Arts & Entertainment

Cuba’s Teatro Marti, an example of the fight against time and abandonment

Havana, Feb 2 (EFE).- Renowned artists from Cuba and around the world have breathed splendor into Havana’s emblematic Marti Theater (Teatro Marti), which since 1884 has struggled against the passage of time, abandonment and now the coronavirus pandemic to continue as a key element of Havana nightlife.

Located on central Dragones Street in Old Havana, very close to the Capitol, the Marti opened its doors in the late 19th century with the name of its first owner, Spaniard Ricardo Irijoa, the foremost expert on the theater, Isachi Durruthy, told EFE.

Built in the neoclassical style on three levels and with a seating capacity of 2,500, the theater continues with its programming ranging from cultural and circus events to political debates.

The historian commented that the theater has not limited its offerings and activities to the cultural realm, with the Constitutional Assembly meeting here in 1901, after the Cuban War of Independence in 1895 and the intervention of the United States three years later, which accelerated Spain’s defeat.

Rebaptized at that time the Marti Theater, in honor of Cuban National Hero Jose Marti, the site became a “reference point” on the Havana evening scene with a playbill that included the unequaled Rita Montaner and Cuban comedy “bufo theater” characters like “el Negrito,” “el Gallego” – an allusion to Spaniards – and “la Mulata.”

In 1931, the Marti offered an exquisite season of local talent with orchestra directors Gonzalo Roig and Rodrigo Prats, who helped consolidate the Cuban lyric art scene.

Durruthy emphasized that during those “golden years” of the Marti, the venue staged works representative of the Cuban entertainment scene like “Rosa la China” by Ernesto Lecuona, “Soledad,” “Amalia Batista” and “Maria Belen Chaco” by Prats, and “Cecilia Valdes” by Roig.

Historical essays published by the current Havana Historian’s Office say that the theater also continued to be an important center for political events.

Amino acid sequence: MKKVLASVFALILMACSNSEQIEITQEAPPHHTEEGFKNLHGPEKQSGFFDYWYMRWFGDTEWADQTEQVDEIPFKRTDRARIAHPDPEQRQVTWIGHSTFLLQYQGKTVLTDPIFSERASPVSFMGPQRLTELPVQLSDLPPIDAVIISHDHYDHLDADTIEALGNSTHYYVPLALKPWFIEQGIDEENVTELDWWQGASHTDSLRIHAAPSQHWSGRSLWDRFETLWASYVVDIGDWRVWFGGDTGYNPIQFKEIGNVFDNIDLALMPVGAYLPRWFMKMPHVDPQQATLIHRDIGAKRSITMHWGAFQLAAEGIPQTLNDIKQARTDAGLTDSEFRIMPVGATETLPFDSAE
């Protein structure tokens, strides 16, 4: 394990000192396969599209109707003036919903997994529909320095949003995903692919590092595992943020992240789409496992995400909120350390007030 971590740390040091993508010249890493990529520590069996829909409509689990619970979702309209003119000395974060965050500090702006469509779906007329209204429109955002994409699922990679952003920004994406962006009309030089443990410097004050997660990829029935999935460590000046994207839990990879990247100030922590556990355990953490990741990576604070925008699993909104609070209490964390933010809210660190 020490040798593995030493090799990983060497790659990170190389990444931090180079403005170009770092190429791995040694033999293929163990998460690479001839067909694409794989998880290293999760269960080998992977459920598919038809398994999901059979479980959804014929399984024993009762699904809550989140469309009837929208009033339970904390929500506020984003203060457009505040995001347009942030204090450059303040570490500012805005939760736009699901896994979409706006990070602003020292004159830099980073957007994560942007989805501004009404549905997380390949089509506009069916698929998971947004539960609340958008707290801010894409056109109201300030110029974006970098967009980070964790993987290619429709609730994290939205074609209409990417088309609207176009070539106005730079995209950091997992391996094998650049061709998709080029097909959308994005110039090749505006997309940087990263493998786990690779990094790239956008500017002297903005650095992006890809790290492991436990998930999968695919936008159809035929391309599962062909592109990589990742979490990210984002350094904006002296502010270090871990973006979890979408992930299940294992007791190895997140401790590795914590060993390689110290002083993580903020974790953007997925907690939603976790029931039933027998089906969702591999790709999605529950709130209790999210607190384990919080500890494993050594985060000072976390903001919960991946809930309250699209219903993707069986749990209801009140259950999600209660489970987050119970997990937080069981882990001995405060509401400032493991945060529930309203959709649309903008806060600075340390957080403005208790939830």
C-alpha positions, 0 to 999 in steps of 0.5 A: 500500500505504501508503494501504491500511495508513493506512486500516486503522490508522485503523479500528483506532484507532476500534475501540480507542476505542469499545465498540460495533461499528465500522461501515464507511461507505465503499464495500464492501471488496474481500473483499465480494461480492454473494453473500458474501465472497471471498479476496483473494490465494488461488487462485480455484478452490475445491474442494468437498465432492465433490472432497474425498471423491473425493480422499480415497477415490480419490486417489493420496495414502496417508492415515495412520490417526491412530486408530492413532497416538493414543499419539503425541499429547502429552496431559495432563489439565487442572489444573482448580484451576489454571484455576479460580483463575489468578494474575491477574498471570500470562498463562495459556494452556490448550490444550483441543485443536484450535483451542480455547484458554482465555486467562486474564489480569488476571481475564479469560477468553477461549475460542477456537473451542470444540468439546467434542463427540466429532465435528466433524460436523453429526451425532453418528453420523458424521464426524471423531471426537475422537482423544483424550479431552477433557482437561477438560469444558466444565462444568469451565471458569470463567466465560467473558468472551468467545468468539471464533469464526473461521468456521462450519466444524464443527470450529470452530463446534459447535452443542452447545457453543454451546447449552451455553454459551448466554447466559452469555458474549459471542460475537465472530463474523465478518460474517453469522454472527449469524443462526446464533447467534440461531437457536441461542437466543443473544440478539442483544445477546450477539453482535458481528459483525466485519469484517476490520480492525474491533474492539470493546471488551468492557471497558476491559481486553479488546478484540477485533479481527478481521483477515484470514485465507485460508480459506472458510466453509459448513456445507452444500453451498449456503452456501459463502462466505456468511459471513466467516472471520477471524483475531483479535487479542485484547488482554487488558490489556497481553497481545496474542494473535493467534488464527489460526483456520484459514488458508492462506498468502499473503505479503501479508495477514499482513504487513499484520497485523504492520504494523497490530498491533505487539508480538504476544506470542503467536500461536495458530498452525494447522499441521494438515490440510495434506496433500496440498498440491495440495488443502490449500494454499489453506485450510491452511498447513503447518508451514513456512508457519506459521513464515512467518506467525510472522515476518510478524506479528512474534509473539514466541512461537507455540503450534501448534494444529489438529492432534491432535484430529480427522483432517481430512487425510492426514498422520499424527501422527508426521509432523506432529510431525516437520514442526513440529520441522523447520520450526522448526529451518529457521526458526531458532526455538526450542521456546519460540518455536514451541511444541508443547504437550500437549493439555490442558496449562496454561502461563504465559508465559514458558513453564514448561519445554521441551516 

In 1955, for example, it welcomed the Orthodox Assembly that gathered together the young people who read the first manifesto of the July 26 Movement sent from exile by then-attorney Fidel Castro, who a few years later headed the Cuban Revolution and then governed the country for almost five decades.

The Marti Theater was confiscated by the new government in 1959, upon the triumph of the Revolution, and was open until 1965, when it ceased its programming so that several months’ worth of repairs could be made to the building.

However, that was not enough to stave off further damage and due to the lack of attention, the humidity, erosion and deterioration, it definitively closed its doors in 1974, when it was part of the Havana Provincial Culture Directorate, Durruthy said.

The passage of time worked against the iconic “colosseum of 100 doors,” as Cuban poet Jose Fornaris called it, and significant damage to the structure resulted.

For almost 40 years, the theater remained closed until Havana historian Eusebio Leal (1942-2020), architect Nancy Gonzalez and a group of restoration experts undertook the complex task of saving the venue, which was “open to the sky” by that time, as Leal said.

In the late 1980s, the Historian’s Office began gathering together the information needed to begin restoring the building amid the country’s economic crisis.

It wasn’t until Feb. 24, 2014, that the complicated work – pushed forward mainly by Leal – was completed, with the historian always lobbying for the structure’s “historical and cultural weight,” Durruthy said.

After its reopening, the theater’s biggest challenge was offering a select program that combined the history of the emblematic venue and the new artistic currents sweeping the country, albeit without “losing its stamp,” she added.

The full restaging of classics like “Cecilia Valdes,” “Maria la O,” the anthologies of Cuban zarzuela, the lyric concerts and the seasons of musical theater returned with a new touch.

Thus, the Marti Theater once again became the site of prestigious concert music festivals like “Les Voix Humaines” by virtuoso Cuban composer Leo Brouwer and other shows that evoked the nostalgia for the great artists whose work has been performed there.

Six years after its fully restored reopening, the Marti had to face new difficulties, this time due to the Covid-19 pandemic, which forced it to close its doors to the public once again.

“The pandemic was a heavy blow for those of us working in the theater and we have a rhythm of life that depends on all that’s happening on the stage,” she said.

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